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Sex-specific patterns of senescence in artificial insect populations varying in sex-ratio to manipulate reproductive effort

Citation

Jehan, Charly; Chogne, Manon; Rigaud, Thierry; Moret, Yannick (2020), Sex-specific patterns of senescence in artificial insect populations varying in sex-ratio to manipulate reproductive effort, Dryad, Dataset, https://doi.org/10.5061/dryad.cvdncjt11

Abstract

Background: The disposable soma theory of ageing assumes that organisms optimally trade-off limited resources between reproduction and longevity to maximize fitness. Early reproduction should especially trade-off against late reproduction and longevity because of reduced investment into somatic protection, including immunity. Moreover, as optimal reproductive strategies of males and females differ, sexually dimorphic patterns of senescence may evolve. In particular, as males gain fitness through mating success, sexual competition should be a major factor accelerating male senescence. In a single experiment, we examined these possibilities by establishing artificial populations of the mealworm beetle, Tenebrio molitor, in which we manipulated the sex-ratio to generate variable levels of investment into reproductive effort and sexual competition in males and females.

Results: As predicted, variation in sex-ratio affected male and female reproductive efforts, with contrasted sex-specific trade-offs between lifetime reproduction, survival and immunity. High effort of reproduction accelerated mortality in females, without affecting immunity, but high early reproductive success was observed only in balanced sex-ratio condition. Male reproduction was costly on longevity and immunity, mainly because of their investment into copulations rather than in sexual competition.

Conclusions: Our results suggest that T. molitor males, like females, maximize fitness through enhanced longevity, partly explaining their comparable longevity. 

Usage Notes

For the three data files provided, data were collected from a single experiment, which tested for the cost of reproductive effort at the population level on survival (BMC_EVOB-D-19-00289_Survival), reproduction (BMC_EVOB-D-19-00289_Fertility) and immunity (BMC_EVOB-D-19-00289_Immunity) of females and males of the mealworm beetle, Tenebrio molitor, in artificial populations in which we manipulated the sex-ratio to generate variable levels of investment into reproductive effort and sexual competition. Replicated populations (Replicat) of 100 adult beetles of the same age were maintained at different sex-ratio condition (75%_male, 50%_male and 25%male) for their whole lifespan and surveyed for age at death (in weeks).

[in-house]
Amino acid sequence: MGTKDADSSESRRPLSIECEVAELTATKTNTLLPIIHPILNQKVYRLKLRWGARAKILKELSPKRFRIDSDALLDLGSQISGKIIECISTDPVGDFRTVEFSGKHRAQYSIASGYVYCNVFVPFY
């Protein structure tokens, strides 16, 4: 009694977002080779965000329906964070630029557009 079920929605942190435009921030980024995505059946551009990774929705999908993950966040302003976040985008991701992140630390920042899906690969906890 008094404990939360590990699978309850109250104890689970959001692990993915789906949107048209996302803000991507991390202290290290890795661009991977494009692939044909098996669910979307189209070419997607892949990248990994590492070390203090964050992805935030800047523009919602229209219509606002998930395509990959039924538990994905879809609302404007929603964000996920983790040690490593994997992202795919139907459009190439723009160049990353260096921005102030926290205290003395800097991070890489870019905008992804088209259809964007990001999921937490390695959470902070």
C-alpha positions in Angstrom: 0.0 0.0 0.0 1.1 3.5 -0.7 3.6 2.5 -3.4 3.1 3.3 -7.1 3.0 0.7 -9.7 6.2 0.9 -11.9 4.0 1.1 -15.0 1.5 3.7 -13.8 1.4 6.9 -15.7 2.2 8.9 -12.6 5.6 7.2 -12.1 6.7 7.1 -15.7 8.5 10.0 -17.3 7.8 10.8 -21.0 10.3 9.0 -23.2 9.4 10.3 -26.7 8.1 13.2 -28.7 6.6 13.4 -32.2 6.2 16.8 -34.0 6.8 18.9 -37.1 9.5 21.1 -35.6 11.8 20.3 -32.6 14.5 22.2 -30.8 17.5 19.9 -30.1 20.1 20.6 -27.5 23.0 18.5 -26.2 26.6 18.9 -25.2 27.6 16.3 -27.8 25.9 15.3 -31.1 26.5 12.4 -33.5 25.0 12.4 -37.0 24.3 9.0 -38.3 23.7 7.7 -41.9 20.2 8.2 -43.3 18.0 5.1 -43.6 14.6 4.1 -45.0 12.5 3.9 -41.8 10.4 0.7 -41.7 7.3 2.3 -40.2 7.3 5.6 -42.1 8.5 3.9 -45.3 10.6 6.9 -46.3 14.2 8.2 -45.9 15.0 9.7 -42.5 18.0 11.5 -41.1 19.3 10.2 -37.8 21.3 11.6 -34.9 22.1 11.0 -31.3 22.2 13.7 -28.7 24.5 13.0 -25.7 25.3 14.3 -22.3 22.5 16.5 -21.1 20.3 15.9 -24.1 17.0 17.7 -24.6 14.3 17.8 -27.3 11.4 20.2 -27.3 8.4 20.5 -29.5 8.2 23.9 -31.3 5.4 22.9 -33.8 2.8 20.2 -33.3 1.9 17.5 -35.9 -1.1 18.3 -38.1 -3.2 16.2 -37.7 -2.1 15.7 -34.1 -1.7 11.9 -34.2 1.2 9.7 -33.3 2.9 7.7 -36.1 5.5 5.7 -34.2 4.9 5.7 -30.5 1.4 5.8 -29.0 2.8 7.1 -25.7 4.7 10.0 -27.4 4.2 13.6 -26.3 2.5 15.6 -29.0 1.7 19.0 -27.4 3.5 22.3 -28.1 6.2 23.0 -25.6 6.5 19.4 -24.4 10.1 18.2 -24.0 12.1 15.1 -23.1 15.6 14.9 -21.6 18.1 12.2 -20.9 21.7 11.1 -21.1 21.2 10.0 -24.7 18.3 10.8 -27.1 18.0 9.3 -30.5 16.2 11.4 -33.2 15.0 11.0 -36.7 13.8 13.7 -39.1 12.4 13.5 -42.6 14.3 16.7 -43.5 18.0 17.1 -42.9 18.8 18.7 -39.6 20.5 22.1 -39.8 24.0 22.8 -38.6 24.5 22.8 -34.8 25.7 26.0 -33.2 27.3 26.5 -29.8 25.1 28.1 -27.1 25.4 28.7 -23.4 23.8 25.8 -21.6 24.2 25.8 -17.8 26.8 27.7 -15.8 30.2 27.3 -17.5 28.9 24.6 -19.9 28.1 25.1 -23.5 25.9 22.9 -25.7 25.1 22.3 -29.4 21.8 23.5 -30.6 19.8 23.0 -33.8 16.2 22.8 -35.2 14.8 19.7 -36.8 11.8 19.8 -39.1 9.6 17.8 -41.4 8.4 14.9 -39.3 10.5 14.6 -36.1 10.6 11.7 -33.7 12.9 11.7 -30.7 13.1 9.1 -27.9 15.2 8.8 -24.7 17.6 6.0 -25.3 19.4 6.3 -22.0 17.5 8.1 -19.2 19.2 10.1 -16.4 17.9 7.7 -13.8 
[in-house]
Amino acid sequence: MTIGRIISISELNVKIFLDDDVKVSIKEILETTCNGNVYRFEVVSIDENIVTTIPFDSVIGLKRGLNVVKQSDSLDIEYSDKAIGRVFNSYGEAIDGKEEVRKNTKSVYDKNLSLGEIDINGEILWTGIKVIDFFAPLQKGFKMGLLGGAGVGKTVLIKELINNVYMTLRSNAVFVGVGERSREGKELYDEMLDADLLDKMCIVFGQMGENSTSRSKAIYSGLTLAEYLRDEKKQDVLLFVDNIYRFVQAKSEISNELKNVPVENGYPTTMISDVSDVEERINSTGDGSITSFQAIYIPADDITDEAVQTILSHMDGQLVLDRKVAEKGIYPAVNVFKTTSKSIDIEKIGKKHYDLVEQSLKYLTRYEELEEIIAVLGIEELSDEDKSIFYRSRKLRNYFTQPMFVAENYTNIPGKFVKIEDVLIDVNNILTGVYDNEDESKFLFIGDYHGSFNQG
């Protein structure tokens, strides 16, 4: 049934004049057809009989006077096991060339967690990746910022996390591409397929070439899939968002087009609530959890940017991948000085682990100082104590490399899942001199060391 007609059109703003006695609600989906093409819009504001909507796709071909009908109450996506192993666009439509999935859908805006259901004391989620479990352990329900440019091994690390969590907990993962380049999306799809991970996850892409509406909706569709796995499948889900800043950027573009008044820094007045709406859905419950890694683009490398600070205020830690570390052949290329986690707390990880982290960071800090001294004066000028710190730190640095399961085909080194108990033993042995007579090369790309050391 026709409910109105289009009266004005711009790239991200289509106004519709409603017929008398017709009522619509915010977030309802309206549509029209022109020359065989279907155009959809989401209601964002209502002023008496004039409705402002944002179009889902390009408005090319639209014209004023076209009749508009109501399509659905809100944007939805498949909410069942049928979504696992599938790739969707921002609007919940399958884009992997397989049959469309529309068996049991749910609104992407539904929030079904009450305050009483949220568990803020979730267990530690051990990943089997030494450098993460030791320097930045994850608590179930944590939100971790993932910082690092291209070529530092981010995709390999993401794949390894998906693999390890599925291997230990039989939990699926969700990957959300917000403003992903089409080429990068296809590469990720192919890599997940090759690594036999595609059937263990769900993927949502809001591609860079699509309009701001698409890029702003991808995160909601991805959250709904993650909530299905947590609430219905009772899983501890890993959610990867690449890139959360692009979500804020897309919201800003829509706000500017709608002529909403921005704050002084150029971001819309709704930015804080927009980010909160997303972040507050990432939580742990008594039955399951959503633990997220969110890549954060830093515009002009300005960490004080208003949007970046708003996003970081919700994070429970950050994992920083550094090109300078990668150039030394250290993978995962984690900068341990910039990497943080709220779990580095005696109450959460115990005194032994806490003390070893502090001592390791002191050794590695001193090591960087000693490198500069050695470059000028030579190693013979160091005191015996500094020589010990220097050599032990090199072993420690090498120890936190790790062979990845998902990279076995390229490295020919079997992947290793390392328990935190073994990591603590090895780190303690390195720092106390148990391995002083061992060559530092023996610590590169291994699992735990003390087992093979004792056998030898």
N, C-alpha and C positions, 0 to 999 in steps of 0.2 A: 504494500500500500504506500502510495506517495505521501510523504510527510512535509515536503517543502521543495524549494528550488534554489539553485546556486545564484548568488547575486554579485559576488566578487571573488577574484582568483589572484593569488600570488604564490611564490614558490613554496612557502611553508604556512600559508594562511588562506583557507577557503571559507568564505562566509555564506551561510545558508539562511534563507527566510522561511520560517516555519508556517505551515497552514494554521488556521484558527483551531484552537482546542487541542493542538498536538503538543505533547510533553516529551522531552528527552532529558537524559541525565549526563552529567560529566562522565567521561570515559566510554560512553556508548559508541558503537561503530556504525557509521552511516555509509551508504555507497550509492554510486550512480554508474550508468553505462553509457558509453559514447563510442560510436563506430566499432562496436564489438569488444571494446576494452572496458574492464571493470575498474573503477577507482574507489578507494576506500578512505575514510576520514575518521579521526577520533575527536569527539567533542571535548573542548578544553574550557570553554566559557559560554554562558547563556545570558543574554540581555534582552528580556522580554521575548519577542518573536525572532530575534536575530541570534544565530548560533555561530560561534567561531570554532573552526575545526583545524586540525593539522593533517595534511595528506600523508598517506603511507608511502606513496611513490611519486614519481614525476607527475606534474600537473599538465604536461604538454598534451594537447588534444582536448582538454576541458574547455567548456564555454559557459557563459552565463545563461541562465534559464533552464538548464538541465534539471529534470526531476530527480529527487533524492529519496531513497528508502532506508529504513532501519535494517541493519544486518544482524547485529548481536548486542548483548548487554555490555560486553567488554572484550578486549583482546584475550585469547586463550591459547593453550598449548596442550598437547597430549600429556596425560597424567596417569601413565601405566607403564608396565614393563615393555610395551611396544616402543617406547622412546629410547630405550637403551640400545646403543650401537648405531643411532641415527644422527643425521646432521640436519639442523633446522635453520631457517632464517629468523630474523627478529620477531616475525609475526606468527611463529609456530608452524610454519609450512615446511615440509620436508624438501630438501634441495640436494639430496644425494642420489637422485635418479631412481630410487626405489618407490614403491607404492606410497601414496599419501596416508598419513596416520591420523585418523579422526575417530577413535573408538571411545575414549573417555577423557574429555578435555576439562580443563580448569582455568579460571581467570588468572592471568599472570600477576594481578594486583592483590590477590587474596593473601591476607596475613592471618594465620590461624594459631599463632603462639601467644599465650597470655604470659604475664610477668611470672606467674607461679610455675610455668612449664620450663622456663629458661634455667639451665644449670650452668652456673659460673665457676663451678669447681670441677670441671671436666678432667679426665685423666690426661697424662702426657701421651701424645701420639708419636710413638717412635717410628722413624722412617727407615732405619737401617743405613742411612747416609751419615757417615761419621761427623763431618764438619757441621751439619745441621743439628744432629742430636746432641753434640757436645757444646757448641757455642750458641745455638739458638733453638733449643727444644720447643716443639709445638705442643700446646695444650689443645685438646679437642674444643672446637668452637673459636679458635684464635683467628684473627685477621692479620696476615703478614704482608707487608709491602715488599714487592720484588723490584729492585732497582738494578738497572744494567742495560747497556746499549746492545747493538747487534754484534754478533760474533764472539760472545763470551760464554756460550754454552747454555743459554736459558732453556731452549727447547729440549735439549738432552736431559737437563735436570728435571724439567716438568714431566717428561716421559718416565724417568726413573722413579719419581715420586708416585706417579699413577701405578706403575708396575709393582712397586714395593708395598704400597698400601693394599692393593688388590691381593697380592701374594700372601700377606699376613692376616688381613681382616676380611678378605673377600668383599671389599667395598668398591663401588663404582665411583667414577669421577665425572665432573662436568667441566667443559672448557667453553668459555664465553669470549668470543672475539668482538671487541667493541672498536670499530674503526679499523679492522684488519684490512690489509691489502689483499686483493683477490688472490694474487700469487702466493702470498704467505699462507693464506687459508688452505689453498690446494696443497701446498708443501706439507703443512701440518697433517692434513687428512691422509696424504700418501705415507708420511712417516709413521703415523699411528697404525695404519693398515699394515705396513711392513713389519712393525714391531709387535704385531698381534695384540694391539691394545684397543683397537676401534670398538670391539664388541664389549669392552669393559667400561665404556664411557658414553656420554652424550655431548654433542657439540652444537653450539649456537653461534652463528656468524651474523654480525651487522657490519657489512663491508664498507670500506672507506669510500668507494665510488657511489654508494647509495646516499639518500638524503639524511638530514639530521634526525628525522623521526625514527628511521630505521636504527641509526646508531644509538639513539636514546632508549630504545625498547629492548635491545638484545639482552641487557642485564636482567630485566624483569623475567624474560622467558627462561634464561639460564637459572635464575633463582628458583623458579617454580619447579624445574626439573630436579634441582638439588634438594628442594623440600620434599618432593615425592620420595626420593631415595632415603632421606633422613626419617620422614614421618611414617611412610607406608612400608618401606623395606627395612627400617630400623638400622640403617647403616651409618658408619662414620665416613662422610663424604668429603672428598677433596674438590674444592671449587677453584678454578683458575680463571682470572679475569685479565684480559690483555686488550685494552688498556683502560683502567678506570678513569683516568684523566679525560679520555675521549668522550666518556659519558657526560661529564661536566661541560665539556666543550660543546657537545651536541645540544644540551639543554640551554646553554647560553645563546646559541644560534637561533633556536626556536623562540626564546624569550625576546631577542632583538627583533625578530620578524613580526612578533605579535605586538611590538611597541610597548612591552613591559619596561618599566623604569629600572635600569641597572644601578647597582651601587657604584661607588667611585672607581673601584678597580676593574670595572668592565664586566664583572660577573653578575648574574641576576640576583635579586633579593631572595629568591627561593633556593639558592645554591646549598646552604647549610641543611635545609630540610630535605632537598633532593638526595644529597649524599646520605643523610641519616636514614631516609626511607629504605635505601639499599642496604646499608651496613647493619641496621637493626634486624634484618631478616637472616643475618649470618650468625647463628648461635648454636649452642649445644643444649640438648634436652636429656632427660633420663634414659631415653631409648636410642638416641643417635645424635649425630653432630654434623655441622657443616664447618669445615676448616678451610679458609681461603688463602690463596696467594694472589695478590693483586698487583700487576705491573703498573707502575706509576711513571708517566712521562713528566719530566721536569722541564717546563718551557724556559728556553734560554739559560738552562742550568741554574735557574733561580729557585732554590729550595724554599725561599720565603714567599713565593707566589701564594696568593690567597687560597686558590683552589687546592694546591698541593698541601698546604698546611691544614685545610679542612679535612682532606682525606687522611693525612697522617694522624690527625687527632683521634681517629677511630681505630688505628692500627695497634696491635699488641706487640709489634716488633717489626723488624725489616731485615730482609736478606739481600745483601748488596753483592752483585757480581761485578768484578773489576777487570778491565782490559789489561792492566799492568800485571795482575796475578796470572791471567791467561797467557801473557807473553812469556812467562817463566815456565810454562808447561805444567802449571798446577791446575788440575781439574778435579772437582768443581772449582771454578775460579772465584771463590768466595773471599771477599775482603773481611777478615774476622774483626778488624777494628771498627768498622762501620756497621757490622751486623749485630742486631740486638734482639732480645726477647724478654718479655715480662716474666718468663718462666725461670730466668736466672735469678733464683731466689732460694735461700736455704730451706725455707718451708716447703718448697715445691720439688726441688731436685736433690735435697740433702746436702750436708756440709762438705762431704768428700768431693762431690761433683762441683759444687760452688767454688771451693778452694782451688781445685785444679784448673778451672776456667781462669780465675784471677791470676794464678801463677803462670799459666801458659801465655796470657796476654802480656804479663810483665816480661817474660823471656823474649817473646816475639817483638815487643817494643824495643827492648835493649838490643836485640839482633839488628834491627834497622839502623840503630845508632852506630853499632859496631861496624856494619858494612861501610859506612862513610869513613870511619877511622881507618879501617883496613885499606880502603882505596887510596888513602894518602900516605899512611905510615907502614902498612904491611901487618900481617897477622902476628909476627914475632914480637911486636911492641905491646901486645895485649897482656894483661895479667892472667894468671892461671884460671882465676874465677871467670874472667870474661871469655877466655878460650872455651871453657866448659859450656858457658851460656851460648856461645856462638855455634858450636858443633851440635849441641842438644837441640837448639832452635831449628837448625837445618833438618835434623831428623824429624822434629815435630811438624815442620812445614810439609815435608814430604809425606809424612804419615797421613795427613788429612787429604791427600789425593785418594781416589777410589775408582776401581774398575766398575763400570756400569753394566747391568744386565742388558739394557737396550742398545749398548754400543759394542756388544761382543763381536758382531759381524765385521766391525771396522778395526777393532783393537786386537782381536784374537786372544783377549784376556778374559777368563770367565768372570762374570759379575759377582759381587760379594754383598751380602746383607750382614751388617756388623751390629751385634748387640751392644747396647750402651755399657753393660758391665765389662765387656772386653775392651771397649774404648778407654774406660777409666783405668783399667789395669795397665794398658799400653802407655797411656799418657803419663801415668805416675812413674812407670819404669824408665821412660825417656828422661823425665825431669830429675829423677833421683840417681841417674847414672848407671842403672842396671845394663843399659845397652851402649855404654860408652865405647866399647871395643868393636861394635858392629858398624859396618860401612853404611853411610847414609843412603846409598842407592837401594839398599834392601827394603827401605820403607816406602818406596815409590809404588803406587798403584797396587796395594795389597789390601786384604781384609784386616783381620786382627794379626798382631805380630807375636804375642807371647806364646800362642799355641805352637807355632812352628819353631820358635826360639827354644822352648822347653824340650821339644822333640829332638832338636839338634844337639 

During the experiment, age specific reproductive capacity of 4 females and 4 males haphazardly picked in each population was estimated weekly. To this purpose, each female was allowed to lay eggs for 3 days in a Petri dish, and was then returned to their initial population box. Two weeks later, the number of larvae was counted in each Petri dish to quantify female fertility as the number of viable larvae produced per female (Nb larvae). At the same time, each male was provided with a standardized virgin female for 24 hours and was then returned in its initial population. The female was then allowed to lay eggs in the Petri dish for three additional days to estimate male fertility, as the number of viable larvae produced by the female (Nb larvae).

Furthermore, 4 females and 4 males were also haphazardly picked in each population at the age of 2, 4, 6, and 12 weeks to estimate their body condition, as the residuals of the regression between their body mass and body size, and their immunity. Immunity was estimated from a single sample of hemolymph allowing measures of hemocyte concentration (Hemocyte), both the activity of naturally activated phenoloxidase enzymes only (PO) and the activity of the proenzymes in addition to that of naturally activated phenoloxidase enzymes (Total-PO), and antibacterial peptide activity (presence absence : ZI (yes/no) and magnitude: ZI size).

Funding

Agence National de la Recherche, Award: ANR-14-CE02-0009

Centre National de la Recherche Scientifique (CNRS)